Morning Highlights
Morning Highlights

5-13-24 Chinese Growth Increases Energy Prices

Scott Wilson

May 13, 2024

Outlook: Energy prices are trading higher this morning as China, the world’s largest crude importer, appears to be doing more to boost growth. According to Bloomberg, poor Chinese credit and inflation data has prompted authorities to plan a series of long-term bond sales to aid growth and support energy consumption. It’s a big week for economic data as the U.S. Producer Price Index (PPI) for April will be released on Tuesday, followed by Consumer Price Index (CPI) data on Wednesday. Traders will be looking for any indication of the Fed’s monetary policy moving forward after the data is released. Currently, analysts are expecting the central bank to maintain its policy rate unchanged for a longer period of time in the U.S. This could continue to support the dollar and help cap energy prices in the near term. There have been rumblings that lower rates in the UK and the rest of Europe are a possibility in the near future. Hedge fund managers remain very pessimistic on energies as last week saw the largest reduction in net-longs for Brent, WTI, and the three main fuel contracts in a year, with only the diesel contract adding length. Even though diesel inventory is 13% below the prior ten-year season average, diesel prices continue to be the most bearish of the energy complex. Some of this can be attributed to the shift of renewable fuel oils, and the additional 11 million barrels of biodiesel and renewable fuel oil stocks. When combining inventories of petroleum and renewable distillates, inventory levels are only 10% below the ten-year seasonal average, and the production-consumption balance is only modestly tighter than normal.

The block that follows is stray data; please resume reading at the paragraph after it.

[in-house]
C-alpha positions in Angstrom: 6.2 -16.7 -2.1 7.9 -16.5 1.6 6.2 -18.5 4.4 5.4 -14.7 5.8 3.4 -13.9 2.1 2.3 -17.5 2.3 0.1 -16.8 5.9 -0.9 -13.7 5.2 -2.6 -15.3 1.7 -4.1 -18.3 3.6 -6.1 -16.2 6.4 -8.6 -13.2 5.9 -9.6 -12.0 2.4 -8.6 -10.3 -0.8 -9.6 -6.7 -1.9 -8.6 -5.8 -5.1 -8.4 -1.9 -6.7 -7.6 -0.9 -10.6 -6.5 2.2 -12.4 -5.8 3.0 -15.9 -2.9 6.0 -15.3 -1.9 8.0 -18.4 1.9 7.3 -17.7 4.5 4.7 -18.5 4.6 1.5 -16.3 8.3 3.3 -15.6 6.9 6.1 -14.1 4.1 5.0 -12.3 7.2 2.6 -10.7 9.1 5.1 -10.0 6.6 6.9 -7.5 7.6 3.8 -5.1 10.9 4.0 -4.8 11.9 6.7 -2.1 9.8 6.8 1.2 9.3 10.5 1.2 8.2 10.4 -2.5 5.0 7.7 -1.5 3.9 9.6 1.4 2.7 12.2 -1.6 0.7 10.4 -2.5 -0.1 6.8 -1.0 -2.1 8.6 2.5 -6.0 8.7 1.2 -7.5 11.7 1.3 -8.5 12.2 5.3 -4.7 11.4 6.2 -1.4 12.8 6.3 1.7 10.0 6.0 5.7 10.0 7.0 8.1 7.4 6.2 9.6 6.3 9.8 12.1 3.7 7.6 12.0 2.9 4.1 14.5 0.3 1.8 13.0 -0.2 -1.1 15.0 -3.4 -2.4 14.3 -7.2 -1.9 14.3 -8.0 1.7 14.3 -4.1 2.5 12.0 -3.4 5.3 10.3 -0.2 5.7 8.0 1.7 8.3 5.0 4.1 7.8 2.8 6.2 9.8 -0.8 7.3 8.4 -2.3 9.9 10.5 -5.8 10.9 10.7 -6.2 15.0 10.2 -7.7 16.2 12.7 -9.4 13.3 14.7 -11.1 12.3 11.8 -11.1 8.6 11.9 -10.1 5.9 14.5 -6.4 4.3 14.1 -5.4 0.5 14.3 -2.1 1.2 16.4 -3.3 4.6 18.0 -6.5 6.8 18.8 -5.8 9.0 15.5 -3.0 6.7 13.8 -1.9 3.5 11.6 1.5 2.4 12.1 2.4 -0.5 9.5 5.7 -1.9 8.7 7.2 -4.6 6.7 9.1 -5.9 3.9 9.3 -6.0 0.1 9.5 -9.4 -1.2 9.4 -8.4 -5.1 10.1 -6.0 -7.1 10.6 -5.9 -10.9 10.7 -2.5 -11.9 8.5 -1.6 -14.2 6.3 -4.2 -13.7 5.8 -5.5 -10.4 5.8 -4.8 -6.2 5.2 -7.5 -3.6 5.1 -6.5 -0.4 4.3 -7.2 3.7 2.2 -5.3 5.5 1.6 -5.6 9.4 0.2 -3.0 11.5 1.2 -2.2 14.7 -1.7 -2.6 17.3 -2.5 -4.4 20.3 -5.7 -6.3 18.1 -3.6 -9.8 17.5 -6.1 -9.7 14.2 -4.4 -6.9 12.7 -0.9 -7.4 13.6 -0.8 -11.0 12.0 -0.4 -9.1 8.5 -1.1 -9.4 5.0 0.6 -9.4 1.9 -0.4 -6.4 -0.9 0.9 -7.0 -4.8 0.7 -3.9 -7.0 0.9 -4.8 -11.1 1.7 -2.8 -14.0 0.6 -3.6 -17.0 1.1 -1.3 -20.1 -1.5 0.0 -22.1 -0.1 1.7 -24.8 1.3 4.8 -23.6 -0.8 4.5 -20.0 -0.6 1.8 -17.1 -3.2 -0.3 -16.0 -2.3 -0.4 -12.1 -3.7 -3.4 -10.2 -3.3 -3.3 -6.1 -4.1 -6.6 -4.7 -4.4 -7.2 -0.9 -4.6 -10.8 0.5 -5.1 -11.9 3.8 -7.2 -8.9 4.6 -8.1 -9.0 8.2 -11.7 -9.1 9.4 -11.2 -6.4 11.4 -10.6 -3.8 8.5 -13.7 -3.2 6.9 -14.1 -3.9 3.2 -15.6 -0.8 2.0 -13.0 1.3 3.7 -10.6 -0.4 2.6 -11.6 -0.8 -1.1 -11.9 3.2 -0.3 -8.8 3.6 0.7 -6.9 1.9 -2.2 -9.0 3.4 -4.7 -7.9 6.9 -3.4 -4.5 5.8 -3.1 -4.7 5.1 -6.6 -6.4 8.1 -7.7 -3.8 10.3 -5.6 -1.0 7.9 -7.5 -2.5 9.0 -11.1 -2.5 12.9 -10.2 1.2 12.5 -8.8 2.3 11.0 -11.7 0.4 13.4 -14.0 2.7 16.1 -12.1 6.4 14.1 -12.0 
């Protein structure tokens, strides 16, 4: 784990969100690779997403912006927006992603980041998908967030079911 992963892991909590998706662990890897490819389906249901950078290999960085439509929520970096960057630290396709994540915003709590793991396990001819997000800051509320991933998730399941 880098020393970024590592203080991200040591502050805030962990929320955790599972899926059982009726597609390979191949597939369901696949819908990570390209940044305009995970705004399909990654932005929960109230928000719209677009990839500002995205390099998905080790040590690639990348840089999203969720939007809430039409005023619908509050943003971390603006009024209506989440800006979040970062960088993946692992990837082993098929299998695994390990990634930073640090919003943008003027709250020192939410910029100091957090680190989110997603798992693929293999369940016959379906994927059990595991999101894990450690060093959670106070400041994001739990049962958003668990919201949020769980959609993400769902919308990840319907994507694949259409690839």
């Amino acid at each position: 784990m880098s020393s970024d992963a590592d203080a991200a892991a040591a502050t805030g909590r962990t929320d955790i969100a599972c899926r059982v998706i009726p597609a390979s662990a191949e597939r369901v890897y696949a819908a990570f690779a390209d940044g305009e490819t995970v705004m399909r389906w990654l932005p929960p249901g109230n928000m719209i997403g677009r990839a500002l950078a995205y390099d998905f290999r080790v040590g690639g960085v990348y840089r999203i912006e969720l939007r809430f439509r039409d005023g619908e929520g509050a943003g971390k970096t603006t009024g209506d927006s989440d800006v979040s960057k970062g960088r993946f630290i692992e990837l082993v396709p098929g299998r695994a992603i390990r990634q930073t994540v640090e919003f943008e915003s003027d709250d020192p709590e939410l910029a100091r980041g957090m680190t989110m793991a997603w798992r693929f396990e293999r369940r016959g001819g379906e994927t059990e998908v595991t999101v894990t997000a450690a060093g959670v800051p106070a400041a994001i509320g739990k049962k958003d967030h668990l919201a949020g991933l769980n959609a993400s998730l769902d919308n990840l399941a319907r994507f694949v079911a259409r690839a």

• China’s consumer prices rose for a third straight month in April, while producer prices extended declines, signaling an improvement in domestic demand.
  • Israel/Hamas peace talks are back to square one and the international community is having difficulty keeping the discussion alive.
  • Israel and Hamas are fortifying positions around Rafah, with fighting likely to intensify.
  • Continuous lead month WTI futures settled below the 100-day moving average on Friday but are now trading back between the 100-day and 200-day floor and ceiling.
  • Analysts are expecting OPEC+ to extend their production cut quota past June.
  • Iraq, the second-largest OPEC producer said they are committed to voluntary oil production cuts agreed to by OPEC after being called out for pumping more than its output quota the first quarter of 2024.
  • U.S. PPI data will be reported on Tuesday, followed by U.S. CPI data on Wednesday.
  • CME FedWatch showing a 91% probability of no interest rate change in June.
  • Baker Hughes reported oil rig counts fell by three to 496 this week, the lowest level since November.
  • As of 9:00 am CST: Brent crude oil up $0.75 to $83.54, US dollar index down $0.022 to 104.995 while the nearby e-mini S&P 500 futures contract is up 7.00 to 5253.25.


  • The diesel curve remains in Contango through the November contract.
  • Heating Oil Managed Money traders went from a net short to a net long position of 3,079 contracts after net buying 4,720 contracts.
  • Hedge fund and other money managers have reduced their combined position in U.S. diesel and European gas oil in eight of the most recent 11 weeks to the 34th percentile for all weeks dating back to 2013.


  • Gasoline futures remain backwardated through the April 2025 contract.
  • Gasoline Managed Money traders reduced their net long position by 18,909 contracts to a net long 48,877 contracts.
  • Gasoline demand remains above the 5-year average heading into summer driving season.


  • Conway is trading at .6675 while Belvieu is trading at .6925.
  • Conway Swap Oct24-Mar25 strip indicative midpoint ~.7425.
  • Conway propane is trading at 36% to WTI.

Natural Gas

  • Natural gas prices trading near the highest level since January.
  • Natural gas prices are trading between the 100- and 200-day moving averages.
  • The surplus to the 5-year average inventory level remains high at 33%

U.S. Gasoline Demand vs five-year average: